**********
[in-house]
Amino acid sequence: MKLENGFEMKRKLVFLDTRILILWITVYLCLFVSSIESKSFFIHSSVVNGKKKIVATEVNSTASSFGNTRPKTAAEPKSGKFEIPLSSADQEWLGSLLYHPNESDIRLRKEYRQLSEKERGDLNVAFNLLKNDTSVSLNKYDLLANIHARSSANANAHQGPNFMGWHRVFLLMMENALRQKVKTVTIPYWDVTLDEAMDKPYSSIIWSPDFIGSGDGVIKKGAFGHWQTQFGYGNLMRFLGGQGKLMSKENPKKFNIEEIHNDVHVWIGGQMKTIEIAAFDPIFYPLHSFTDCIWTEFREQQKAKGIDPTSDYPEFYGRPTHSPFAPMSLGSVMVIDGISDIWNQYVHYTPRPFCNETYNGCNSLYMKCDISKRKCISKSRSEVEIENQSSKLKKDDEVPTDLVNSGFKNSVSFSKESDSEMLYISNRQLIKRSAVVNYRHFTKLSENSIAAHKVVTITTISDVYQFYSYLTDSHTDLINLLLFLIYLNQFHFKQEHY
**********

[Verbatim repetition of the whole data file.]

[in-house]
Amino acid sequence: MKLENGFEMKRKLVFLDTRILILWITVYLCLFVSSIESKSFFIHSSVVNGKKKIVATEVNSTASSFGNTRPKTAAEPKSGKFEIPLSSADQEWLGSLLYHPNESDIRLRKEYRQLSEKERGDLNVAFNLLKNDTSVSLNKYDLLANIHARSSANANAHQGPNFMGWHRVFLLMMENALRQKVKTVTIPYWDVTLDEAMDKPYSSIIWSPDFIGSGDGVIKKGAFGHWQTQFGYGNLMRFLGGQGKLMSKENPKKFNIEEIHNDVHVWIGGQMKTIEIAAFDPIFYPLHSFTDCIWTEFREQQKAKGIDPTSDYPEFYGRPTHSPFAPMSLGSVMVIDGISDIWNQYVHYTPRPFCNETYNGCNSLYMKCDISKRKCISKSRSEVEIENQSSKLKKDDEVPTDLVNSGFKNSVSFSKESDSEMLYISNRQLIKRSAVVNYRHFTKLSENSIAAHKVVTITTISDVYQFYSYLTDSHTDLINLLLFLIYLNQFHFKQEHY